Archive for the Sevens to Nines Category

Album Review – Lacuna Coil “Broken Crown Halo” 2014

Posted in Album Reviews, Sevens to Nines with tags , , , , , on June 11, 2014 by Lightning Slim

broken_crown_halo  After the somewhat-misunderstood pop stylings of The Shallow Life and the near-perfect synthesis of that with their core competencies in Dark Adrenaline, Lacuna Coil wisely decide not to try to top themselves, and so take a trip down memory lane instead. Broken Crown Halo is a more direct descendant of earlier records like Comalies or Karmacode, containing all the elements for which the band is known; the duet vocals, the oddly-admirable tenacious loyalty to the nu-metal bass guitar sound, the lush instrumentation. They’ve been working hard to expand their core sound for years now, so I think a momentary retreat and regroup has no shame in it at all.

You pretty much know what you’re getting here. If you’re a fan of the band, rejoice. It’s not broken so it didn’t get fixed, and Cristina Scabbia’s Instagram account remains as fetching as ever. 7.5 out of 10

Album Review – Mares of Thrace “The Pilgrimage” 2012

Posted in Album Reviews, Sevens to Nines with tags , , , , , , on October 3, 2013 by Lightning Slim

335141  Any fans of Death From Above 1979, Rush or even Danko Jones know that we Canadians have so much angst in our souls that it only takes a couple of us to create a full-sized rock band. Mares of Thrace bear out this theory on The Pilgrimage, with only two young ladies on drums and baritone guitar making a hellish and compelling amount of noise.

Sonically, the album bears a good deal of resemblance to other prog/sludge acts like Baroness, with abrupt time changes, whisper-to-scream vocals and lyrical paeans to the uglier side of human nature (in the case of The Pilgrimage, the narrative framework is the story of David and Bathsheba).

Mares of Thrace will be ones to watch in the years ahead. Any band that can tour in a minivan and still have their own driver has the opportunity to cultivate a fanbase nationwide and beyond. 8 out of 10

Album Review – Amon Amarth “Deceiver of the Gods” 2013

Posted in Album Reviews, Sevens to Nines with tags , , , , , , on July 15, 2013 by Lightning Slim

AmonAmarth-DeceiverOfTheGods  When Metallica followed up Ride the Lightning with Master of Puppets, an album that is virtually identical in terms of structure and songwriting, I don’t recall anyone at the time getting butthurt about receiving more of a good thing.

Why, then, is Deceiver of the Gods getting flak for its lack of forward momentum and the band’s entirely sane decision to not go about fixing the unbroken and popular sounds they’ve achieved of late? Personally, I look at it this way:

Twilight of the Thunder God = Number of the Beast; the definitive and instant classic.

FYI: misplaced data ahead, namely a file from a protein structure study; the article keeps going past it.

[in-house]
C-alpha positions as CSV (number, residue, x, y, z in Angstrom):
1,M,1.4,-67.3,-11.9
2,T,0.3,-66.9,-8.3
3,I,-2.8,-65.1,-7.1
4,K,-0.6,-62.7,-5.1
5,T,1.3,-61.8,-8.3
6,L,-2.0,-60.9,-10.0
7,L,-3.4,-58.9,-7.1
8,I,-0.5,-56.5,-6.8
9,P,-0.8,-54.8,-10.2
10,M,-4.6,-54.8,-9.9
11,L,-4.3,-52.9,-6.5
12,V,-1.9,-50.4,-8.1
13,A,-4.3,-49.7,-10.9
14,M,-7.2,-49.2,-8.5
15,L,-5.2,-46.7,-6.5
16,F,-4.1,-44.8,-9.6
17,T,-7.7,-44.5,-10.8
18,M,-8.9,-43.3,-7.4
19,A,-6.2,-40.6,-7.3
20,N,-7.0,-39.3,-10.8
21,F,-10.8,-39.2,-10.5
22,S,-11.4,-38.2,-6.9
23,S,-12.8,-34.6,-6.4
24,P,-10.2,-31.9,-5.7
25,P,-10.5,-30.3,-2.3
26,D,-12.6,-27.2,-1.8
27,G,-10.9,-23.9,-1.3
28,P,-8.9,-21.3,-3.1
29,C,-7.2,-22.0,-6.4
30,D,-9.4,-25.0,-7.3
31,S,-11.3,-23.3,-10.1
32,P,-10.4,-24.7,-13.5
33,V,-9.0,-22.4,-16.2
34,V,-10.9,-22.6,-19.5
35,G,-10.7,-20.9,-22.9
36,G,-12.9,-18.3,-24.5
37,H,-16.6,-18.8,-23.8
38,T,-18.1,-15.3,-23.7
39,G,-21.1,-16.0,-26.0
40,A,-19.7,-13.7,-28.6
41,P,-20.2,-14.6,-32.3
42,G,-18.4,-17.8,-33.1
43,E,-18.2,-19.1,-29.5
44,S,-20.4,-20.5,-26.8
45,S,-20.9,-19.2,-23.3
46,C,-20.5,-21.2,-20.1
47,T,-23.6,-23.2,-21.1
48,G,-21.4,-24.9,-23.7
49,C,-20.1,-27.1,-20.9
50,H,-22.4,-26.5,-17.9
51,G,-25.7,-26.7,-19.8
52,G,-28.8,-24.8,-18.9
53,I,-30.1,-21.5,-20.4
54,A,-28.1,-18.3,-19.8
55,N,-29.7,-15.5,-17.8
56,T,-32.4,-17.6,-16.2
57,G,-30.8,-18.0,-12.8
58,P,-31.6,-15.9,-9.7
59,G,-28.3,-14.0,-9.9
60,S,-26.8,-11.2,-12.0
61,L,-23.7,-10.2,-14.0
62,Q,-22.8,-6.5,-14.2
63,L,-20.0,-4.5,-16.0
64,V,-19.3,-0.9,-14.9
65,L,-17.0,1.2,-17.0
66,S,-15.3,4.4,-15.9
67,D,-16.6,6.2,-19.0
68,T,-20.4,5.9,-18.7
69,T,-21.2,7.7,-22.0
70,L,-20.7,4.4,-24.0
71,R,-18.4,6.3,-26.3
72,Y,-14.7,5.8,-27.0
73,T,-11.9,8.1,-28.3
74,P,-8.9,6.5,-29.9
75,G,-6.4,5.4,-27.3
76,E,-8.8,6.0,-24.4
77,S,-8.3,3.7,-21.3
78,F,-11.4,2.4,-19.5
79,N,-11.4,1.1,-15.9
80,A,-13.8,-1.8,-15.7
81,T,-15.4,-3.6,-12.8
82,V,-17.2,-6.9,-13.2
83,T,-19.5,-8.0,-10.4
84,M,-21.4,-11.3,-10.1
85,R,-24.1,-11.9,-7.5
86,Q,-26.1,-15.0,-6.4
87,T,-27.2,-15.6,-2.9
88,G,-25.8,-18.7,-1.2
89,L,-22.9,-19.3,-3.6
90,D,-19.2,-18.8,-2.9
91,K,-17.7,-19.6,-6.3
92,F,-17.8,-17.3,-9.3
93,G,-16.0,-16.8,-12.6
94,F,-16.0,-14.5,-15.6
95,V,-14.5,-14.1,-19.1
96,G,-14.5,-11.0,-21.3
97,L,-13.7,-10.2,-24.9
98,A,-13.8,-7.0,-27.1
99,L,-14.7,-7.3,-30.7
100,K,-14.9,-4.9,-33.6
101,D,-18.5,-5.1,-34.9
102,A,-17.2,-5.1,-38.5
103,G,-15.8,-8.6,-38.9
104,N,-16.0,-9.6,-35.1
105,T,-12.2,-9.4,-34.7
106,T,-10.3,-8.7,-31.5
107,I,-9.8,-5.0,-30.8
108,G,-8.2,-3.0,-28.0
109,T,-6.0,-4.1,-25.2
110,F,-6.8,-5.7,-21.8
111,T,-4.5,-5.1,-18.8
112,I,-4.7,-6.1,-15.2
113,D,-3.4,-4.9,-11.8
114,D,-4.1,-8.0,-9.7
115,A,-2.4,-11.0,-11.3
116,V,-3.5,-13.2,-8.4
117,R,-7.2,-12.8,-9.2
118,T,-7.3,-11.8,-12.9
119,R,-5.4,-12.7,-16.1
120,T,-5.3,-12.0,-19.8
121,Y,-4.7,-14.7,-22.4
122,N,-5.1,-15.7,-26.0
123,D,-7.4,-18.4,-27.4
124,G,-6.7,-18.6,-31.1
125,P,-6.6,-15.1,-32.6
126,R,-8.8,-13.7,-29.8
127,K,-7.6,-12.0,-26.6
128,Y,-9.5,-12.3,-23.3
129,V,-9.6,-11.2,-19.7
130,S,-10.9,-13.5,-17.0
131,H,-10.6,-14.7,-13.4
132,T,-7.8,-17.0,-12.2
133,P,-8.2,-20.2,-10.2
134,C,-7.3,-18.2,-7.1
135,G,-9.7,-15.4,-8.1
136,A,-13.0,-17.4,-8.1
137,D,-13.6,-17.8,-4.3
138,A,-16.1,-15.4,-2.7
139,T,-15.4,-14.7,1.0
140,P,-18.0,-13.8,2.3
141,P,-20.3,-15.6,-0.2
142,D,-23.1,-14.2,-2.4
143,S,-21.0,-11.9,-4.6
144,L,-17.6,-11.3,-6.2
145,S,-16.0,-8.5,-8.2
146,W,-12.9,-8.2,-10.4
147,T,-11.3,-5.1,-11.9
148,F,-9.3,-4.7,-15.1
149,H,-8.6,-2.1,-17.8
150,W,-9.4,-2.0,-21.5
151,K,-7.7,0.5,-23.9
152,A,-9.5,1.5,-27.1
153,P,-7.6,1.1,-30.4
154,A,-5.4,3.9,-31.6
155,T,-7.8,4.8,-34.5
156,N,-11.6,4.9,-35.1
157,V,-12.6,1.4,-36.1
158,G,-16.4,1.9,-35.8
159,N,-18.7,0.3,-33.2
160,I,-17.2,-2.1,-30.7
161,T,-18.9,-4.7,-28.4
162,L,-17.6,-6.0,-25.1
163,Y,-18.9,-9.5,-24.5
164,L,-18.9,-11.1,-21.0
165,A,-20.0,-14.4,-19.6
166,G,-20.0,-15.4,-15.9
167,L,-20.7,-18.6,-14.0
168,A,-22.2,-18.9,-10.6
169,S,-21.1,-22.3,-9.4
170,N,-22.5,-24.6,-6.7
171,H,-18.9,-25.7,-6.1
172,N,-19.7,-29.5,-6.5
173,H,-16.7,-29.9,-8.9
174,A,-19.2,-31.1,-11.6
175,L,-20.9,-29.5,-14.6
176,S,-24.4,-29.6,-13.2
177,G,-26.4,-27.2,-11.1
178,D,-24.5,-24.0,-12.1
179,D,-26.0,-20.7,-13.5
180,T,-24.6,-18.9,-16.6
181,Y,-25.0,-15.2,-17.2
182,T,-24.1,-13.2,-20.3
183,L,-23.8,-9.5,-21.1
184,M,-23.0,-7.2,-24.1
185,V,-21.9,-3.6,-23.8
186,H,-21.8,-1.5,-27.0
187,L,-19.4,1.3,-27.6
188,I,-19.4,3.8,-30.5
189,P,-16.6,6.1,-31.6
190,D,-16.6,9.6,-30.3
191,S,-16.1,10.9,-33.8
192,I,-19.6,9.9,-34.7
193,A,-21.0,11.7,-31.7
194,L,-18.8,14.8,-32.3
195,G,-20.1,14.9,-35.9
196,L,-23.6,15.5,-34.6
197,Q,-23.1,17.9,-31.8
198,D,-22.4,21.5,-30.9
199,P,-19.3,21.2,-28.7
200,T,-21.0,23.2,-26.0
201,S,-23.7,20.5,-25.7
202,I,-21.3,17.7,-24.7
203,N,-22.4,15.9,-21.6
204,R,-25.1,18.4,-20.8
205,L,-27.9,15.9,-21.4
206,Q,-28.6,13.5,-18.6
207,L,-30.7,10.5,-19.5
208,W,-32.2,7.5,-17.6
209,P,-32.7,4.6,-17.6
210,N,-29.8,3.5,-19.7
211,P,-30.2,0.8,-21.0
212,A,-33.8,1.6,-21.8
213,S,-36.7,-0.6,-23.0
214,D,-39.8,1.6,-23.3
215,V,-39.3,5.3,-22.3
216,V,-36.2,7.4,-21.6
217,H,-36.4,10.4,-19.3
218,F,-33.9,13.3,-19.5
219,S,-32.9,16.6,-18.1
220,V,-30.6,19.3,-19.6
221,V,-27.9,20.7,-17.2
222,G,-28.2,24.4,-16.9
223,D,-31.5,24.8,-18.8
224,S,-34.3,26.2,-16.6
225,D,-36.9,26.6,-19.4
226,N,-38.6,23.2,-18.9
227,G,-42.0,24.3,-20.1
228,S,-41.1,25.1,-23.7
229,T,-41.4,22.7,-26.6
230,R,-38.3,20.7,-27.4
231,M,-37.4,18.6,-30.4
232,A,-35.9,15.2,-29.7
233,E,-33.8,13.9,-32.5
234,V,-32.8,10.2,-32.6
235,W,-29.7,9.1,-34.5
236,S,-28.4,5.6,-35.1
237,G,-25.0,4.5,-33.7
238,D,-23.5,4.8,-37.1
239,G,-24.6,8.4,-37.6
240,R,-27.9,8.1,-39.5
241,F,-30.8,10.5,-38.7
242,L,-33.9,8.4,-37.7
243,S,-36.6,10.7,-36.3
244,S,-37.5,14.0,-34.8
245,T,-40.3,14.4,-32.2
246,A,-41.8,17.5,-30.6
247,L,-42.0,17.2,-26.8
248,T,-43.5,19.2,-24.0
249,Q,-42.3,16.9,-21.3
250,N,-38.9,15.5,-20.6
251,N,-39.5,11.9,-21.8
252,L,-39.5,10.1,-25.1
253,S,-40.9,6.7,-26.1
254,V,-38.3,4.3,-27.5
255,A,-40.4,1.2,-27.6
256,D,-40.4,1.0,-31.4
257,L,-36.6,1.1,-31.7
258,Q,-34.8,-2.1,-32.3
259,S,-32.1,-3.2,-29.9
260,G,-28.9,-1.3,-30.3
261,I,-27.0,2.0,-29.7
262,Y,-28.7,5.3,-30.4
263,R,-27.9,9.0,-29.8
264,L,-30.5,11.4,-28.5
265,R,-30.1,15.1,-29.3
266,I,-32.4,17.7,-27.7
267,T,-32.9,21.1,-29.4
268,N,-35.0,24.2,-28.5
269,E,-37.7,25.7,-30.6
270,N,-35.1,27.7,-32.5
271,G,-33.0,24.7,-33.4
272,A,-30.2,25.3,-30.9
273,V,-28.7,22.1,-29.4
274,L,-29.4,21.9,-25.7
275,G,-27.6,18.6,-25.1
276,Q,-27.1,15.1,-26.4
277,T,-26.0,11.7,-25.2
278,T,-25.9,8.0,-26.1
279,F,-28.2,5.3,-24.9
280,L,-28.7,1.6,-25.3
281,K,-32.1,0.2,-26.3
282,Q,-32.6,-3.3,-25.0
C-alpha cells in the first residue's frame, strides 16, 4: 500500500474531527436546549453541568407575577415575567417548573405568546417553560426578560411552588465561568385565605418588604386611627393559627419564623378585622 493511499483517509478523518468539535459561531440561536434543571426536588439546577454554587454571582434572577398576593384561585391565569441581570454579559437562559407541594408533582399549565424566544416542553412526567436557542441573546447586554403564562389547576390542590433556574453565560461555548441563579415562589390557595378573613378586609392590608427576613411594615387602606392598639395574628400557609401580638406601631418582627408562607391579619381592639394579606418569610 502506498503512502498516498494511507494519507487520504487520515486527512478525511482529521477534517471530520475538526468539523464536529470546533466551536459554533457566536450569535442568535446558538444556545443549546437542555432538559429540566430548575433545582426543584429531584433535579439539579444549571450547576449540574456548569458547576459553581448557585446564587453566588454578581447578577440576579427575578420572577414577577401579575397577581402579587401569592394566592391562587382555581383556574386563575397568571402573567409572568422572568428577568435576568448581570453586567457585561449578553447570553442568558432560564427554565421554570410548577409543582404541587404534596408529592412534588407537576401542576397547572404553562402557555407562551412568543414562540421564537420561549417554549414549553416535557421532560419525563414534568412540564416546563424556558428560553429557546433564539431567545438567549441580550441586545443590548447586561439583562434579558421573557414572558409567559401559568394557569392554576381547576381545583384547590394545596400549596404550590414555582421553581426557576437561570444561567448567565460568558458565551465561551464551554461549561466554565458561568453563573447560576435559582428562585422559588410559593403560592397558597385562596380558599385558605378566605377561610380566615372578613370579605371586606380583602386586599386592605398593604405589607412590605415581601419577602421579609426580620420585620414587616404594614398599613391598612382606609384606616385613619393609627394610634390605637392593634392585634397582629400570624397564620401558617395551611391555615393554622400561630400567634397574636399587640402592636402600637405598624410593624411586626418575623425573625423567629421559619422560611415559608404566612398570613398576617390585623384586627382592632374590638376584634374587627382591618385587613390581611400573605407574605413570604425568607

Surtur Rising = Piece of Mind; the longer and more confident follow-up. Less oomph, but definite quality.

Deceiver of the Gods = (you guessed it) Powerslave; a top-of-the-game album. Safe choices, very clean production.

It’s a fun record with all the chops you would expect and influences written all over it. It has a Priest’s worth of double harmonies and a heck of a lot of old-school thrash. “Blood Eagle”, in particular just screams Kreator. I highly recommend the deluxe version, which includes an EP of original tunes written (absolutely perfectly) in the style of Priest, AC/DC, Mötorhead and Sabbath. Johan Hegg’s Ozzy impersonation alone is worth the price of admission.

If these past three records are where the Amon Amarth wants to plateau, I have absolutely no problem with camping out a while. Let’s just hope my Maiden analogy goes no further. 8 out of 10

Album Review – Black Sabbath “13” 2013

Posted in Album Reviews, Sevens to Nines with tags , , , on June 26, 2013 by Lightning Slim

images  We live in a world with several fantastic Black Sabbath records, some indifferent ones, and a couple of complete dogs. With the arrival of 13, it would be easy to simply slot this reunion effort somewhere in the middle, say “good job”, slap these rapscallions on their wrinkly behinds and call it a day.

Not so simple. After a couple of listens, 13 is banging on the ceiling, perhaps even clawing at the podium. It’s a lusty, robust metal album by anyone’s standards, and a pretty great Black Sabbath album to boot.

Some folks have complained about overproduction, which is admittedly an unfortunate fact of life these days. I think in the case of 13, these people fall into two categories: those who a) have apparently never heard Death Magnetic and b) are still mad about Death Magnetic and want to blame all of the ills of the loudness war on Rick Rubin. This album shows tremendous restraint on Rubin’s part –  he stays the hell out of the way and lets Sabbath be themselves. Sure, he’s done the audio equivalent of whatever they used to do to Elizabeth Taylor’s photographs to Ozzy’s voice so that now the old dodger sounds stronger than he has in years, but so what? Iommi is speedy and vital as well, and Geezer in particular wields his instrument like a weapon against entropy.

The record is heavy as shit, sounding like a cross between The Devil You Know and something that was supposed to come out right after Volume 4. Long songs, stark and simple lyrics (“Alright now” makes an appearance) are kept afloat with massive, wobbling riffs that nobody else on the planet can create. Enjoy Tony while you can, we may never see his like again.